Boeing 737 MAX to fly again in Europe, angering some crash relatives
A green light from the European Union Aviation Safety Agency (EASA) is a key step towards resolving an almost two-year safety crisis after crashes of the best-selling jet in Indonesia and Ethiopia which were linked to flawed cockpit software.
European Union regulator to approve Boeing 737 MAX flights next week
The MAX was grounded in March 2019 after two crashes that together kille...
China's CALC buys 30 ARJ21 jets, to deploy them in Southeast Asia
Deployment in Southeast Asia would mark the first foray into overseas marke...
Boeing 737 MAX to return to US skies with American Airlines flight
American Airlines will on Tuesday make the first commercial flight of a Boeing 737 MAX in the United States since the plane was grounded worldwide following two deadly crashes that killed hundreds and plunged the aircraft manufacturer into crisis.
American Airlines to restart U.S. commercial Boeing 737 MAX flights
The MAX was grounded in March 2019 for 20 months after two fatal crashes in five months killed 346 people. The grounding was lifted by the Federal Aviation Administration (FAA) last month after Boeing agreed to software upgrades and new safeguards on a key flight control system linked to both fatal crashes.
US approves use of Pfizer-BioNTech vaccine for pilots, air traffic controllers
The U.S. aviation regulator said pilots and controllers must not fly or conduct safety-related duties for 48 hours after receiving doses.
Boeing scores first 737 MAX order since grounding
The order -- which lifted Boeing shares for a second straight session -- was a sign of confidence in the aircraft which is moving towards a return to service following approval by the US Federal Aviation Administration (FAA) last month after upgrades to the plane and pilot training protocols.
Boeing 737 MAX jets undergo round-the-clock effort to clear inventory
The work at Moses Lake is a cornerstone of a global logistical and financial strategy under way at Boeing to clear a backlog of more than 800 mothballed 737 MAX jets. About 450 are Boeing property, and a further 387 were in airline service before the FAA's grounding order in March 2019.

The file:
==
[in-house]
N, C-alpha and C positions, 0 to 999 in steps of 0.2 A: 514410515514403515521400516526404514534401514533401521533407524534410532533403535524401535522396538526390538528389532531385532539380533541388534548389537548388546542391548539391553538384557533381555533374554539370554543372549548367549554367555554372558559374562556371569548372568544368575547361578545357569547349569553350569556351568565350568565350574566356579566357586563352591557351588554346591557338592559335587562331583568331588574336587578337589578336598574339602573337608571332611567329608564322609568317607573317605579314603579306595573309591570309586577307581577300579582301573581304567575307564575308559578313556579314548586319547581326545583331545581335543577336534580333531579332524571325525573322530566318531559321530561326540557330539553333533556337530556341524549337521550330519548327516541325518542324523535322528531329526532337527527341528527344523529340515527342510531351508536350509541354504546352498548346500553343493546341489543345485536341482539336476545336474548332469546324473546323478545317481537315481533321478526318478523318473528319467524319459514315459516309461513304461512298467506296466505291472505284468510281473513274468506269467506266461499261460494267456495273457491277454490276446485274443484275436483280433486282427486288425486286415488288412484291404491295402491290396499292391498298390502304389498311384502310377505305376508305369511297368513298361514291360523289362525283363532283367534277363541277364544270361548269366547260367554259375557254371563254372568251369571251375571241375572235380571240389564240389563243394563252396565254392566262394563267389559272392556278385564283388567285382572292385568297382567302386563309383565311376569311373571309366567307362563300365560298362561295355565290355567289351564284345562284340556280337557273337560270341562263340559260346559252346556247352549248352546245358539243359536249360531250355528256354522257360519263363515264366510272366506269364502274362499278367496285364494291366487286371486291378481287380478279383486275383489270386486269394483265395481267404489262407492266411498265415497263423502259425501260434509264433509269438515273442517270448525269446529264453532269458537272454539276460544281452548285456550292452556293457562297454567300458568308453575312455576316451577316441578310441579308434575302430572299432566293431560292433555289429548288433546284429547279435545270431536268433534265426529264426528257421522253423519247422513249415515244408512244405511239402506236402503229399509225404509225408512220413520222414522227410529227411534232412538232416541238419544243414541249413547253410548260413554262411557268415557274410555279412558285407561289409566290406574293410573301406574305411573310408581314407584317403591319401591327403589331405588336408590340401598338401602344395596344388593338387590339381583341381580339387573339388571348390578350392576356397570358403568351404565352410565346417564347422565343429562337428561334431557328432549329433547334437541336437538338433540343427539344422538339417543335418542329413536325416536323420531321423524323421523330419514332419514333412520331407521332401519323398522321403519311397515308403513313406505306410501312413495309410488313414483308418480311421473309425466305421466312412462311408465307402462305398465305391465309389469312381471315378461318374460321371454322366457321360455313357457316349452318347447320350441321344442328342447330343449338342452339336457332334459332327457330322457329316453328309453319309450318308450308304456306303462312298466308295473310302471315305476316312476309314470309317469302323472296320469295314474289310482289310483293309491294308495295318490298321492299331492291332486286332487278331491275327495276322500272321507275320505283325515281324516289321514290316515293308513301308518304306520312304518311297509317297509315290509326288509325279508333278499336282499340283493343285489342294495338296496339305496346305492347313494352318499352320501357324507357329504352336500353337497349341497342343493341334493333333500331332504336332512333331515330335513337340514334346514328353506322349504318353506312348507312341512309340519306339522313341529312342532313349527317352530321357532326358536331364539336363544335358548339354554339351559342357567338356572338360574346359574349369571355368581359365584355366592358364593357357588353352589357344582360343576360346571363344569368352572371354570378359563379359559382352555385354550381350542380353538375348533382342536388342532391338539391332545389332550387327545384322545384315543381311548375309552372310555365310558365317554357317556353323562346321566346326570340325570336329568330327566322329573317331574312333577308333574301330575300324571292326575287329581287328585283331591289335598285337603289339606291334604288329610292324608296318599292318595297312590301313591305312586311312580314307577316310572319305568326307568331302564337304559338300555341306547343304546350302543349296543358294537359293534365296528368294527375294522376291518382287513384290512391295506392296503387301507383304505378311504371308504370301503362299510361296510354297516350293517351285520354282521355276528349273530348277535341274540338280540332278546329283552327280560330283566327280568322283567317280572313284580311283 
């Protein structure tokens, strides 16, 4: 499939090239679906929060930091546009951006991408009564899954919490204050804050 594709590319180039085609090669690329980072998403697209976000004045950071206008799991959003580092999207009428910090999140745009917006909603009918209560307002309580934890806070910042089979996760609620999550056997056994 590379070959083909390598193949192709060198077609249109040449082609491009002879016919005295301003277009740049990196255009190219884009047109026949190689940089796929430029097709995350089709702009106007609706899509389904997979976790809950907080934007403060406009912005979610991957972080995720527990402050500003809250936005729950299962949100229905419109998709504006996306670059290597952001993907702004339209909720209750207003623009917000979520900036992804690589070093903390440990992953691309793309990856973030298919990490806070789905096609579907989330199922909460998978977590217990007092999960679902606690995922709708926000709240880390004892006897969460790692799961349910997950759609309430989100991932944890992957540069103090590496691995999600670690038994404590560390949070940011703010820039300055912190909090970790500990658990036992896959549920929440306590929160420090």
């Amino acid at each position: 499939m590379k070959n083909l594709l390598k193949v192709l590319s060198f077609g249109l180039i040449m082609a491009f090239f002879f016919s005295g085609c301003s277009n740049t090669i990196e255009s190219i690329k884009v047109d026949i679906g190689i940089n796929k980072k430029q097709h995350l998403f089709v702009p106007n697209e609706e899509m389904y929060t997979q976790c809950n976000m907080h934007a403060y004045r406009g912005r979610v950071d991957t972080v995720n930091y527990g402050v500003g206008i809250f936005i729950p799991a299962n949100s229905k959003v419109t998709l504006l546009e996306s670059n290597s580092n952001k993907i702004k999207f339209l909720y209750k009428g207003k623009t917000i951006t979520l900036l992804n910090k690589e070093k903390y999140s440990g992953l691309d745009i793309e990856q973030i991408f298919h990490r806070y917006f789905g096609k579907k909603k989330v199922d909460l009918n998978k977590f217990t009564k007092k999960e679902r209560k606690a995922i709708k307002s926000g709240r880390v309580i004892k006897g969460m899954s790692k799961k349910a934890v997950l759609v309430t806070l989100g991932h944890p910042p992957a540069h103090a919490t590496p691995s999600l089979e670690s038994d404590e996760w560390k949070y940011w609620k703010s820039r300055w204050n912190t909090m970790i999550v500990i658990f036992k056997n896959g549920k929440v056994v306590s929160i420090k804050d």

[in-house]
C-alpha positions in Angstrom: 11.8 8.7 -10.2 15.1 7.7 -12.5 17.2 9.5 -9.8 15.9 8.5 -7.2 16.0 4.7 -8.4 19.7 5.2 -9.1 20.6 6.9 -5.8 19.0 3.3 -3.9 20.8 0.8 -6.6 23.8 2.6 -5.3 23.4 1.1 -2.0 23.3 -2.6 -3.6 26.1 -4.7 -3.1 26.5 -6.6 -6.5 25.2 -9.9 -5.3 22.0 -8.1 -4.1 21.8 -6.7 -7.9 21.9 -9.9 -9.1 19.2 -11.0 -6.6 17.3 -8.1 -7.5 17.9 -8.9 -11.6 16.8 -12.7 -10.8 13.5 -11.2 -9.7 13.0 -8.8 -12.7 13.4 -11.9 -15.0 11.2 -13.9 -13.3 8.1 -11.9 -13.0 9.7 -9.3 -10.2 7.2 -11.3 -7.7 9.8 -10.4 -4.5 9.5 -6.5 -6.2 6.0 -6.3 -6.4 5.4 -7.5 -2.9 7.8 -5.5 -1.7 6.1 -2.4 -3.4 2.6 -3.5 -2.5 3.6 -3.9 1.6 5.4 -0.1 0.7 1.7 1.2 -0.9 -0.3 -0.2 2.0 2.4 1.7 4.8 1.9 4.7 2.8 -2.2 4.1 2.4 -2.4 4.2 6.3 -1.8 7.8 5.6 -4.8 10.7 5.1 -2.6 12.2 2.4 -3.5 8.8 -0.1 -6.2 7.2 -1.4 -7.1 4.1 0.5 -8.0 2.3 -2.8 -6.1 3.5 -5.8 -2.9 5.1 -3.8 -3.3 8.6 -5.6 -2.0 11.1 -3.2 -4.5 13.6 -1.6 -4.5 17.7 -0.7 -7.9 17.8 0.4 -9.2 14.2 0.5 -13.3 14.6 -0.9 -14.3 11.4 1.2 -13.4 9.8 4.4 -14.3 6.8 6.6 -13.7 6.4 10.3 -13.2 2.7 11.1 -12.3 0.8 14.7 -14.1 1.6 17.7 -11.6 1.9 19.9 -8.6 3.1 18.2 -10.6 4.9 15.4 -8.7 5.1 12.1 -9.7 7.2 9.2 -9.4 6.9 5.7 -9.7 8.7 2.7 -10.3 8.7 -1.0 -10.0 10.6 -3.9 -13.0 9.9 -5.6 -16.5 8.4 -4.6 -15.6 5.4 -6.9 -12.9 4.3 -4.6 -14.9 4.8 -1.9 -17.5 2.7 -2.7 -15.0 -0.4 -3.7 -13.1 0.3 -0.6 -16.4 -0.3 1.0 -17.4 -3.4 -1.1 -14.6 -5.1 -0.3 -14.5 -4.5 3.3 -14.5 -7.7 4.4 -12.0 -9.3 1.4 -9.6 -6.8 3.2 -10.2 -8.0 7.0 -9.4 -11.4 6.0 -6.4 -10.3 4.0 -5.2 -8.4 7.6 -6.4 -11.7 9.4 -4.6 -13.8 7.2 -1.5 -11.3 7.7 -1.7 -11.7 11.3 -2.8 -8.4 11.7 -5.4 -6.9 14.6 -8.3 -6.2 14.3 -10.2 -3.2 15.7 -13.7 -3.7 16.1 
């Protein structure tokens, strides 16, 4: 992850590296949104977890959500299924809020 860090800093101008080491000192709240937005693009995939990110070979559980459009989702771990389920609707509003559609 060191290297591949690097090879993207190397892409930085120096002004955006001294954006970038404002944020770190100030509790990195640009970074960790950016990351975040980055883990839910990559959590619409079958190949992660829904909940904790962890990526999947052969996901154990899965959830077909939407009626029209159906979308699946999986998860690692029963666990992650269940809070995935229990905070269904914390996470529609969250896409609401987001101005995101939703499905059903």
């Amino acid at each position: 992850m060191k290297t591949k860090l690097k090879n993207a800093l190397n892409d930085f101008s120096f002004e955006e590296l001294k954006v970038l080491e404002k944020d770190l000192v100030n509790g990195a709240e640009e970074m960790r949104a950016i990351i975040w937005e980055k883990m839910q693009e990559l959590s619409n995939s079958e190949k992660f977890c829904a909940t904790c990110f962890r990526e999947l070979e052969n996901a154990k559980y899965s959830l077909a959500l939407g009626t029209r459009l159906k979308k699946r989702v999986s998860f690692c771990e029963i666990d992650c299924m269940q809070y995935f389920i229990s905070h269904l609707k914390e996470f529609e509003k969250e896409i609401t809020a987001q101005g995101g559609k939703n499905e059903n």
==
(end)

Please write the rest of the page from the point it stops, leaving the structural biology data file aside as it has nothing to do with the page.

'Too soon' to let Boeing 737 MAX fly again, say families of Lion Air crash victims
The U.S. Federal Aviation Administration (FAA) on Wednesday lifted a flight ban on Boeing's 737 MAX imposed after two fatal crashes in Indonesia and Ethiopia killed 346 people within five months in 2018 and 2019.
As regulators prepare to weigh in on 737 MAX, FAA's global dominance fades
In March 2019, when the second MAX crash in five months brought the death toll on the recently introduced Boeing Co model to 346 people, China quickly grounded the airliner, sparking a cascade of flight bans around the world.
SpiceJet climbs 10% as DGCA to study FAA decision on Boeing 737 MAX planes
SpiceJet has a fleet of 13 such planes that were grounded in March 2019, as per a PTI report. SpiceJet and now-shuttered Jet Airways were operating MAX aircraft before they were grounded on safety concerns, the PTI report said.
India to examine US approval for Boeing 737 Max to fly again before giving its nod
The Max was grounded after an Indonesian carrier Lion Air flight crash in October 2018 and then an Ethiopian Airlines flight crash last March. Faulty software and design of this aircraft were identified as the main reasons for these two crashes in which 346 people lost their lives.
DGCA studying the FAA order on return on Boeing 737 MAXs
This would mean good news for SpiceJet, which has 205 Boeing 737 Max’s on order and about 13 of them are grounded in India since the FAA banned it after two fatal crashes in Indonesia and Ethiopia.
Boeing finds new problem with 787 that will delay deliveries, adding onto its struggle amid pandemic
Boeing said Tuesday it is inspecting part of the tail of the two-aisle 787 after finding that pieces were clamped together too tightly, which could lead to premature fatigue of a part called the horizontal stabilizer.
Boeing finds new 787 Dreamliner production problem
The U.S. planemaker said during fabrication of the 787 horizontal stabilizer it learned some components were clamped with greater force than specified, which could result in improper gap verification and shimming.